Hardening consulting

Windows VMs are so slow under KVM. When you're a FreeRDP developper, you always end up with being forced to have windows VMs to test that old features are still working, or to test new shiny features (yes I love unicorns).

Read more…

When you're working on FreeRDP, it's quite usual to increase the log level and to have to collect a massive amount of logs. And most often it doesn't fit in the terminal backscroll history, or it is so slow (terminal rendering is CPU intensive) that you need a file storage. Another case is when you're on a remote host and you want to retrieve the log over the network.

As each time I want to use the WLog capacities I'm looking at the source code, I had the idea to write that post on the subject, so that next time I will look at this text.

Read more…

While working on topka, I've used the twisted framework. Twisted tutorials are really good with lots of practical examples, anyway after using the framework for weeks, I gain enough experience to write a post about some tricks I've discovered.

Disclaimer: you will not find here something that is not already in the twisted docs.

Using deferred

While using twisted, it happens that you can be a situation where you can either return a final value or do the computation asynchronously and return a Deferred. The code looks like:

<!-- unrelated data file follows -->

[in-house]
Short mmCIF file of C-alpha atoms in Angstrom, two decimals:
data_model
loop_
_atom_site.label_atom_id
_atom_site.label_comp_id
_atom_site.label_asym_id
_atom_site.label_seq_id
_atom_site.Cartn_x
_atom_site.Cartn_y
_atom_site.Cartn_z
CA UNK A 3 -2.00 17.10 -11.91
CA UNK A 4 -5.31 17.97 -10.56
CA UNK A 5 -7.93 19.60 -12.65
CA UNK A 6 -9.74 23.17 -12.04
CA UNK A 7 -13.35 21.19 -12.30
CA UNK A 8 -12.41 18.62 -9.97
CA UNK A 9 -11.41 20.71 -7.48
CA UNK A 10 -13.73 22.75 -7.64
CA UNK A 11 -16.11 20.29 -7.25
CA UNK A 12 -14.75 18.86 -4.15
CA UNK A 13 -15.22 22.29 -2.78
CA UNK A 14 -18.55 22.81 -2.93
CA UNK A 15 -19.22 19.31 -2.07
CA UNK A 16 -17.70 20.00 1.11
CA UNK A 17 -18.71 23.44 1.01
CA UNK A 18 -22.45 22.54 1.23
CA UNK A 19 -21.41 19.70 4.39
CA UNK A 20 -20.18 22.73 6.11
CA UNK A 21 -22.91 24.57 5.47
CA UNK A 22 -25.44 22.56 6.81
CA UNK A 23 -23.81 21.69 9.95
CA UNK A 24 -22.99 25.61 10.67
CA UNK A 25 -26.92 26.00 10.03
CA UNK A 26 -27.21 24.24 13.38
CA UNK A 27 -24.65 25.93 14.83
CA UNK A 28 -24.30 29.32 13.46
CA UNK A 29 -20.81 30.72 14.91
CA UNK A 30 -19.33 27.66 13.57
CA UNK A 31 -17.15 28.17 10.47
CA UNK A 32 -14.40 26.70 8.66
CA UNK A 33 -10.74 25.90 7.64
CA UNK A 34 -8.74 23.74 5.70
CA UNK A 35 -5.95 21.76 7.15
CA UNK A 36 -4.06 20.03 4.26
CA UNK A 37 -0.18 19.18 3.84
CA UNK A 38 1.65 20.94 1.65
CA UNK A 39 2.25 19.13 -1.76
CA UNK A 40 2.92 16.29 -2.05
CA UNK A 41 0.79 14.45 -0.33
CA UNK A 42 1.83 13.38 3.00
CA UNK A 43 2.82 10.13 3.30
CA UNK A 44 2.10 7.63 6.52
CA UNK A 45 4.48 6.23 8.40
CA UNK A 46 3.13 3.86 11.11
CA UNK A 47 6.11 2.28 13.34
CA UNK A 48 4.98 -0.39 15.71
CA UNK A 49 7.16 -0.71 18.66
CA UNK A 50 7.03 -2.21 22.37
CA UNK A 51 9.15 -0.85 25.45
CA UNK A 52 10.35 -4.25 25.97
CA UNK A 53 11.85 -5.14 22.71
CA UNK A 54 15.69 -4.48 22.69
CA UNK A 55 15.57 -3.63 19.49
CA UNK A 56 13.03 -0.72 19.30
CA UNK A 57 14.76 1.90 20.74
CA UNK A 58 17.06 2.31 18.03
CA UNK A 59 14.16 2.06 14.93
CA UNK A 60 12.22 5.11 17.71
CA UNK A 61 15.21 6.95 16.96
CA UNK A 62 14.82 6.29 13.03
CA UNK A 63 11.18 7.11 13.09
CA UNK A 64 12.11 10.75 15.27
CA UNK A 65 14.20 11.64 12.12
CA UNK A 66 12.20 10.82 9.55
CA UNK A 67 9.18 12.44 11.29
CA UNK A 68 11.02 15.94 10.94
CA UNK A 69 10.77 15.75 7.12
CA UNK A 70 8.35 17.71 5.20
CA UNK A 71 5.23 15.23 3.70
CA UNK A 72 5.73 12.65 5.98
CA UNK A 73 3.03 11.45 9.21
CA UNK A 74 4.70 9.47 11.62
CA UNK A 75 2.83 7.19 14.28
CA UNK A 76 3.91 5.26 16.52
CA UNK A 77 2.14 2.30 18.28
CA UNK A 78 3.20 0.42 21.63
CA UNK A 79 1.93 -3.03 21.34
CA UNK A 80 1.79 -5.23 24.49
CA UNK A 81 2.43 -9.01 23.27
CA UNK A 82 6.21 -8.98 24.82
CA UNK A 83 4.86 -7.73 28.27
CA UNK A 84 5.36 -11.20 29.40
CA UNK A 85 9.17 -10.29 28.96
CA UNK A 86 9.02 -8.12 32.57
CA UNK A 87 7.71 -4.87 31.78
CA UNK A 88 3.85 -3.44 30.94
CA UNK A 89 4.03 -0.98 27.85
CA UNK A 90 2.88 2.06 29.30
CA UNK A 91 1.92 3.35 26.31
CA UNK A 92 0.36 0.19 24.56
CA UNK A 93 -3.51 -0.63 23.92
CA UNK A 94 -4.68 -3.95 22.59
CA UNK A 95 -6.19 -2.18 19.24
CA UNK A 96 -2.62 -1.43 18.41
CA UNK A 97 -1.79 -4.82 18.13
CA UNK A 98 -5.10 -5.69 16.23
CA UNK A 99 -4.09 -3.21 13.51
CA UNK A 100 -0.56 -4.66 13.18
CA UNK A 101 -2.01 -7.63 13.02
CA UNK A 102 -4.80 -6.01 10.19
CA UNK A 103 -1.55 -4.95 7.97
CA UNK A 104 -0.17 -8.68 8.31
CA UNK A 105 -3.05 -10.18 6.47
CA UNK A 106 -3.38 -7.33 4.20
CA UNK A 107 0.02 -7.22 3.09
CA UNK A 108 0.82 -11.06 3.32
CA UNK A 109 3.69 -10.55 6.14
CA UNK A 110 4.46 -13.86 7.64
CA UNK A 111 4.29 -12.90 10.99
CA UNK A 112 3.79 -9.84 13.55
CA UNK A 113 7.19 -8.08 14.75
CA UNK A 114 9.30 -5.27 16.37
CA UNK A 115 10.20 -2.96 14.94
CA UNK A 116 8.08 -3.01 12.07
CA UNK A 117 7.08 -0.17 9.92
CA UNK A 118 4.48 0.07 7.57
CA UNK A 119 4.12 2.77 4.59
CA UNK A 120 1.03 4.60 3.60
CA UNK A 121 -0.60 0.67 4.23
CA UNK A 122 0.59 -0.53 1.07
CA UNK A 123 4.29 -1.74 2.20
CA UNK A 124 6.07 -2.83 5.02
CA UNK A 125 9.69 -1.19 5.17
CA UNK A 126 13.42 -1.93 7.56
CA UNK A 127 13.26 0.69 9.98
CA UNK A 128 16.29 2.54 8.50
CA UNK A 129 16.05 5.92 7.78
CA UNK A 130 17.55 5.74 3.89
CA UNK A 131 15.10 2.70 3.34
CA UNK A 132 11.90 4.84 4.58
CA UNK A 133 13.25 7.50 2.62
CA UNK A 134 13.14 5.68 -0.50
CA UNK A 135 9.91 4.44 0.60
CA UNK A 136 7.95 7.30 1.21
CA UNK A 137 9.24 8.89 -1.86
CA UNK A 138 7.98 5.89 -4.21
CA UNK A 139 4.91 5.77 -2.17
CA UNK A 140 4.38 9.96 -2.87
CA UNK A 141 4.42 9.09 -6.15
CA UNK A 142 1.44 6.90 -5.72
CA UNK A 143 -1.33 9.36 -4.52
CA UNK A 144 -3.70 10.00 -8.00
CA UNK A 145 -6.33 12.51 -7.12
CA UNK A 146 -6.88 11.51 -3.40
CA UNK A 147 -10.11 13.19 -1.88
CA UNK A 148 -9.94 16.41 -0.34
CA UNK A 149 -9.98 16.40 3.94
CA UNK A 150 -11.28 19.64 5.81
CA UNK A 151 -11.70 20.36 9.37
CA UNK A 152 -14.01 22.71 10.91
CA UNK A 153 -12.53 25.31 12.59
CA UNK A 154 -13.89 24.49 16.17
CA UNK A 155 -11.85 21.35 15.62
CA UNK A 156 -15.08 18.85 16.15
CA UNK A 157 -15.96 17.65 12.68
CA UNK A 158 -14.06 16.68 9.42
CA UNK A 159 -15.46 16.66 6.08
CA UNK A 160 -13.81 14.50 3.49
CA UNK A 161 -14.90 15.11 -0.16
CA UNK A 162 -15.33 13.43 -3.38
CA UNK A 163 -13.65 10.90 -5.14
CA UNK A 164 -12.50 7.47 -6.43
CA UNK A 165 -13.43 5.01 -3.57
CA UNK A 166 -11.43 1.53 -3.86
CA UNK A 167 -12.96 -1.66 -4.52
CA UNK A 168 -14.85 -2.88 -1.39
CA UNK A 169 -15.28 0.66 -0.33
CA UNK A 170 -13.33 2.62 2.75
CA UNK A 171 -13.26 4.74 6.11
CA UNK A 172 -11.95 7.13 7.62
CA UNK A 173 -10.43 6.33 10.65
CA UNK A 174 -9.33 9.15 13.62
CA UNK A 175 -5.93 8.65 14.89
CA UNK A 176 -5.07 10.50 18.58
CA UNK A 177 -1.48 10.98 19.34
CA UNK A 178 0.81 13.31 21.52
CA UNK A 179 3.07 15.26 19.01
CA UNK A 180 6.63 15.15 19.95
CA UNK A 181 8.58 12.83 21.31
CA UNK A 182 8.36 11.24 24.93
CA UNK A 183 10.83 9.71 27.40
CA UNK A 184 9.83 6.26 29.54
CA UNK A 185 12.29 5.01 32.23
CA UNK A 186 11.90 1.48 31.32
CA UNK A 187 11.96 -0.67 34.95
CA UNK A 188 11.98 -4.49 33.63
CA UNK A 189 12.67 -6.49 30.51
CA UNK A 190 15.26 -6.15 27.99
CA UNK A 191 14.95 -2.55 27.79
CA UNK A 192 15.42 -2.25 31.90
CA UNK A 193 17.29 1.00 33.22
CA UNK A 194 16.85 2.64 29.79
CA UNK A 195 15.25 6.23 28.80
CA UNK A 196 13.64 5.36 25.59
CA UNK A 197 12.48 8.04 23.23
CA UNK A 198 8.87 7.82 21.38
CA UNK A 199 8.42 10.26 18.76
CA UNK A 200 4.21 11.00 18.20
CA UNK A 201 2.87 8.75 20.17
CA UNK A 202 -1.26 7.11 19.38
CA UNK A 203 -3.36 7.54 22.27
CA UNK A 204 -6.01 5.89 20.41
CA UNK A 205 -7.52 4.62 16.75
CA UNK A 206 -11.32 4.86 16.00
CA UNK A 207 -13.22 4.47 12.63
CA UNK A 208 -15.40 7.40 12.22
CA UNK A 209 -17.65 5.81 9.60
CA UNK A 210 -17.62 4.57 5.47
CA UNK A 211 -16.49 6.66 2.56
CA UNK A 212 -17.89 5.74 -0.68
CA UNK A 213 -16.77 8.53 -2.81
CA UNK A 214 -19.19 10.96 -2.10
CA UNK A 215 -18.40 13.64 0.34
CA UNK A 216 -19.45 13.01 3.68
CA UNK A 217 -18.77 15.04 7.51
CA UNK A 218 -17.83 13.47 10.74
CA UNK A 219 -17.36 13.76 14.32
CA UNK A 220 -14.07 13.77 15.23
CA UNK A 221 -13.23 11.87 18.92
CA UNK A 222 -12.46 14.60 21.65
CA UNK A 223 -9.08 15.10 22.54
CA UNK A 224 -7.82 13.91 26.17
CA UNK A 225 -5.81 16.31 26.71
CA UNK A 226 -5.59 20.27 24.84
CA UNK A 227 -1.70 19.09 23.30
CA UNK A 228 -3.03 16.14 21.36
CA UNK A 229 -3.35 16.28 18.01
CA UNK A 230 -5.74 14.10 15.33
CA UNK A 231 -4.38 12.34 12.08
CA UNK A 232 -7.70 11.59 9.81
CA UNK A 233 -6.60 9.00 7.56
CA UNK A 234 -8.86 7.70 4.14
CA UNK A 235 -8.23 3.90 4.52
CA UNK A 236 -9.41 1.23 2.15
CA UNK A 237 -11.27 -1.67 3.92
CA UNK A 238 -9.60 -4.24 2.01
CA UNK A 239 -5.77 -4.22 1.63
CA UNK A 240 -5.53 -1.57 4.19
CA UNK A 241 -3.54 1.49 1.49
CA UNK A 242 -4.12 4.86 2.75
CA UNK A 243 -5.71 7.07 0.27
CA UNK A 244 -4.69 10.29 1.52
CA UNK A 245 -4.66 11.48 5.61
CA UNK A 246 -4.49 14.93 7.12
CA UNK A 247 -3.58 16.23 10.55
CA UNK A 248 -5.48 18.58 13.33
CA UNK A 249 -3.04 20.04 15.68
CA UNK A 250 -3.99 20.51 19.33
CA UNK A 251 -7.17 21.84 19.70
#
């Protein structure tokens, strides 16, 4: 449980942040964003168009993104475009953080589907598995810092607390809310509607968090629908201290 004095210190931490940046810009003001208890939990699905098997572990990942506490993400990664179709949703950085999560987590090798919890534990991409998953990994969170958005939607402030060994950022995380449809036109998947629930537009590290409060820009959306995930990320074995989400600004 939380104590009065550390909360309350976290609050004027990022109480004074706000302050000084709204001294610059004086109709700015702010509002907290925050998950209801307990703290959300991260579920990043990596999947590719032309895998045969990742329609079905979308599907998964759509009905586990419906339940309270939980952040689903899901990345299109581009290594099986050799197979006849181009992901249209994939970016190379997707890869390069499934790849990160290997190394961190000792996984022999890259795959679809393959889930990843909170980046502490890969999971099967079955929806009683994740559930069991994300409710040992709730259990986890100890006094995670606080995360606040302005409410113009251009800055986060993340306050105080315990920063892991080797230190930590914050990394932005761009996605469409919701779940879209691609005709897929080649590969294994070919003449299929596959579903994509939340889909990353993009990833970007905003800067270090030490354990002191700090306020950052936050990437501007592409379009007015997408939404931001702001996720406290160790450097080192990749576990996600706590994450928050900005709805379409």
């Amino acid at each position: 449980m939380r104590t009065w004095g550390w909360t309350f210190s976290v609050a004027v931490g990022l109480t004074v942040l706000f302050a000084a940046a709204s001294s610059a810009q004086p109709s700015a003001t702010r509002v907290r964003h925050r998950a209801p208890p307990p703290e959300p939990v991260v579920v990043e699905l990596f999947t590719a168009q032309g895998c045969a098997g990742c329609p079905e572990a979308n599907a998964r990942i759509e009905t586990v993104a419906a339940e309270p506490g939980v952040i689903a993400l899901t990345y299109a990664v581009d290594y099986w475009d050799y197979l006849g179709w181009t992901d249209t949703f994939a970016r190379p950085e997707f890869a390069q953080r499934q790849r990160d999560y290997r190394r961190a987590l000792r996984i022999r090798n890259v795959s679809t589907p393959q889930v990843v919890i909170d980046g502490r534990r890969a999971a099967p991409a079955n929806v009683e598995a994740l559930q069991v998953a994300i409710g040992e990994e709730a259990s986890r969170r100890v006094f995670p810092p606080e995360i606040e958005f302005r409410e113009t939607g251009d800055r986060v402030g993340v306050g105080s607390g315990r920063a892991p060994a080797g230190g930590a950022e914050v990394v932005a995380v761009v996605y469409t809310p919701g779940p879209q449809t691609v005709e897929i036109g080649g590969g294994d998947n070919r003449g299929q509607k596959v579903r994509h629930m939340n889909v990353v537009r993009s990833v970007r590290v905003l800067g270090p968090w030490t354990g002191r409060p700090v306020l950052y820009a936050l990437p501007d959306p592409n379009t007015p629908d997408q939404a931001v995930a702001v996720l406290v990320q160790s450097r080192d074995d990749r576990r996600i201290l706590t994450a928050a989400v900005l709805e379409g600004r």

import twisted.internet.defer as defer

def myFunc():
    def treatRet():

    ret = functionThatProcess(...)
    if isinstance(ret, defer.Deferred):
        ret = treatRet(ret)

    return ret

Read more…

Better late than never. Four years ago I was giving a talk on FreeRDS at the XDC 2014 and I was announcing that we would opensource the project at the end of the year. The opensourcing is finally here but in April 2018, you can observe a kind of delay !


We were late

So obviously lots of things have occured since 2014. First the project's name has changed: it was initially FreeRDS but the name was owned by one of the project's member. And our fork has diverged a lot, so there was the necessity for a new name. We thought at fireRDS,

Read more…

After watching a video on meson, it made me want to play with this software to see how it was in practise. So I did a first shot on a OGON subproject that uses cmake as build system.